2020

Urban wildlife Part VI: The East Kootenay birds of autumn

The work of local photographers printed in the pages of the East Kootenay Advertiser throughout 2020. Part VI.

All throughout 2020, our local photographers have been capturing the best of our feathered friends and furred friends and neighbours. Check out their work that has appeared in the Pages of the East Kootenay Advertiser over the past months. This is Part V.

Above two photos: In addition to their omnivorous diet, Canada Jays enjoy a treat of cat or puppy kibble and will grab several pieces at once. They manipulate them in their mouths, coating them with very sticky saliva and forming them into a ball that will be cached, usually in a tree – under a bit of bark or lichen or within a cluster of conifer needles. Thousands of balls of food will be stashed during summer and fall and retrieved when winter snows cover most other food sources. Canada Jays are masters of memory and will remember the locations of most of their caches. Helga Knote photo

This male Hairy Woodpecker stopped by for a drink of fresh water. The red spot on the back of the head differentiates it from the female, which is simply black and white. Helga Knote photo

A Handsome Bighorn Sheep enjoying a family outing. Miriam Saville photo

A determined little Black-capped Chickadee spotted an opportunity for a free meal when someone left a handful of birdseed on one of the fence posts along the lake. Chickadees are one of our reliable winter birds and can often be seen flitting about in thickets and dense brush as well as frequenting bird feeders. Helga Knote photo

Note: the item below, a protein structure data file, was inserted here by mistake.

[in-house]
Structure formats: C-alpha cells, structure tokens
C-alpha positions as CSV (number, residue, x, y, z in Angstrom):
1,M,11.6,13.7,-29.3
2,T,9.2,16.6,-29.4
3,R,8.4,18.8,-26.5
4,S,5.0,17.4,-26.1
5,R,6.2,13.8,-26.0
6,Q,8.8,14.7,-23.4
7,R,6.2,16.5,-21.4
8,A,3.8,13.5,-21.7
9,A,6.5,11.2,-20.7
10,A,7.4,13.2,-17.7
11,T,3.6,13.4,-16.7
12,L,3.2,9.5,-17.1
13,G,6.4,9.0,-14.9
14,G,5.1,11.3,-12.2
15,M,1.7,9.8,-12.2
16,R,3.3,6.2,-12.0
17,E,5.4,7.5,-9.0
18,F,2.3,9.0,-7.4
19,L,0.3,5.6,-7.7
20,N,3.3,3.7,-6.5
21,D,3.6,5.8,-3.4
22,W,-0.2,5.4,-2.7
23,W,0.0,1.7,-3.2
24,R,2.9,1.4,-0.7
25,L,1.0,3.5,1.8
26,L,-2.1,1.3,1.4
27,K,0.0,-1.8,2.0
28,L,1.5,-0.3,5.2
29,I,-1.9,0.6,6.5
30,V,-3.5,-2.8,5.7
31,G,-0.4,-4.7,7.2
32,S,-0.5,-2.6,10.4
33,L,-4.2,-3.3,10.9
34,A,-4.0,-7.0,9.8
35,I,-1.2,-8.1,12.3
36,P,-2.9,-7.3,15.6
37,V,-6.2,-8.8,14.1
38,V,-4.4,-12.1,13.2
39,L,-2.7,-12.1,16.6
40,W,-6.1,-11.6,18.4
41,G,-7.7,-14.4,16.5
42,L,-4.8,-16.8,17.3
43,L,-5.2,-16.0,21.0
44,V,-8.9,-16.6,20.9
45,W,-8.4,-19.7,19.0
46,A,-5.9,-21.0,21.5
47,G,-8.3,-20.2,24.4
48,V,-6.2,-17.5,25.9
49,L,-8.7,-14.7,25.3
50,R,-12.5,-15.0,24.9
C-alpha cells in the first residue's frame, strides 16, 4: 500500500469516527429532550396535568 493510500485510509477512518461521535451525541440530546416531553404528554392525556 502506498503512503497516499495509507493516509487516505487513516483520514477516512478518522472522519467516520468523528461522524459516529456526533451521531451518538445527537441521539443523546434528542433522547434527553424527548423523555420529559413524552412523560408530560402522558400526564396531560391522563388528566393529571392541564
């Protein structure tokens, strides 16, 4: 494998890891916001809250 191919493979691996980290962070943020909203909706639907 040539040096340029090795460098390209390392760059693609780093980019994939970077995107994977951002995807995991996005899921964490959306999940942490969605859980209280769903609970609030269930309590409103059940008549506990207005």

Just before ice completely covered Idlewild Lake, a small flock of Canada Geese gathered there to do a last bit of foraging in the shallows. One pair enjoyed a stretch and nap on the ice while the late afternoon sun kept temperatures mild. Helga Knote photo

This bald eagle made several unsuccessful attempts to snatch a waterfowl at Elizabeth Lake before flying off to the south. Stewart Wilson photo

This Downy Woodpecker was just beginning to drill into the tree trunk in its search for insects. Stewart Wilson photo

A Townsend’s solitaire caught in a quiet moment. Stewart Wilson photo

One of a pair of blue jays playing hide and go seek with the photographer on 15th Street South. Stewart Wilson photo

A Redhead, Common Goldeneyes and a Mallard. Craig Montgomery photo

A young tundra swan is too tuckered out to swim. Miriam Saville photo

A beautiful Snow Bunting pausing a moment to enjoy a snack. Miriam Saville photo

Mr. and Mrs. Goldeneye enjoying a morning swim. Miriam Saville photo

A young Mule Deer carefully picking its’ way through the brush. Miriam Saville photo

Muskrat heading for a swim. Miriam Saville photo

A flock of tundra swans take off from a frozen Elizabeth Lake. Tundra swans are smaller than trumpeter swans. They also have distinctive yellow patch on the black facial skin in front of the eye. Juvenile tundra swans have mostly pink bills. Stewart Wilson photo

Waterfowl including northern shovelers and mallards take flight at the spray irrigation ponds near Rampart. Stewart Wilson photo

Female Merganser enjoying a moment in the sun. Miriam Saville photo

Above and below: After watching waterfowl on open water at partly frozen Elizabeth Lake from its perch on a conifer branch, an immature bald eagle flew down landing on the ice close to a group of trumpeter swans and other waterfowl (at right). It remained there as a reminder and a threat while swans, coots, mallards and wigeons continued feeding a little more cautiously than before. Stewart Wilson photos

A Northern Pygmy Owl. Robert Woods photo

American Dipper pausing for a moment on a twig. Miriam Saville photo

Clark’s Nutcracker sitting on top of the world. Miriam Saville photo

This is one of a pair of squirrels which were chasing each other up and down trees and across the ground at Elizabeth Lake until they both stopped just as suddenly as they had begun to feed on some seeds. Stewart Wilson photo